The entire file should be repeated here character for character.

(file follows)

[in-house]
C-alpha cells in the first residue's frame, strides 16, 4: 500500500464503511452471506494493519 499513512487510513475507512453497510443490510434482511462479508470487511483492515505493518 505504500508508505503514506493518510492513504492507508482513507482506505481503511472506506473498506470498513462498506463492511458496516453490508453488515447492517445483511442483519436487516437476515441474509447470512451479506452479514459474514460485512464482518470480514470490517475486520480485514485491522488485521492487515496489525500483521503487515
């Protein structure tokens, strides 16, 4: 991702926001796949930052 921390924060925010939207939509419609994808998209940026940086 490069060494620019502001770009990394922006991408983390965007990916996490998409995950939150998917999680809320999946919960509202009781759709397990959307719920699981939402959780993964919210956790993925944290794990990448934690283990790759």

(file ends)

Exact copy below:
[in-house]
C-alpha cells in the first residue's frame, strides 16, 4: 500500500464503511452471506494493519 499513512487510513475507512453497510443490510434482511462479508470487511483492515505493518 505504500508508505503514506493518510492513504492507508482513507482506505481503511472506506473498506470498513462498506463492511458496516453490508453488515447492517445483511442483519436487516437476515441474509447470512451479506452479514459474514460485512464482518470480514470490517475486520480485514485491522488485521492487515496489525500483521503487515
């Protein structure tokens, strides 16, 4: 991702926001796949930052 921390924060925010939207939509419609994808998209940026940086 490069060494620019502001770009990394922006991408983390965007990916996490998409995950939150998917999680809320999946919960509202009781759709397990959307719920699981939402959780993964919210956790993925944290794990990448934690283990790759």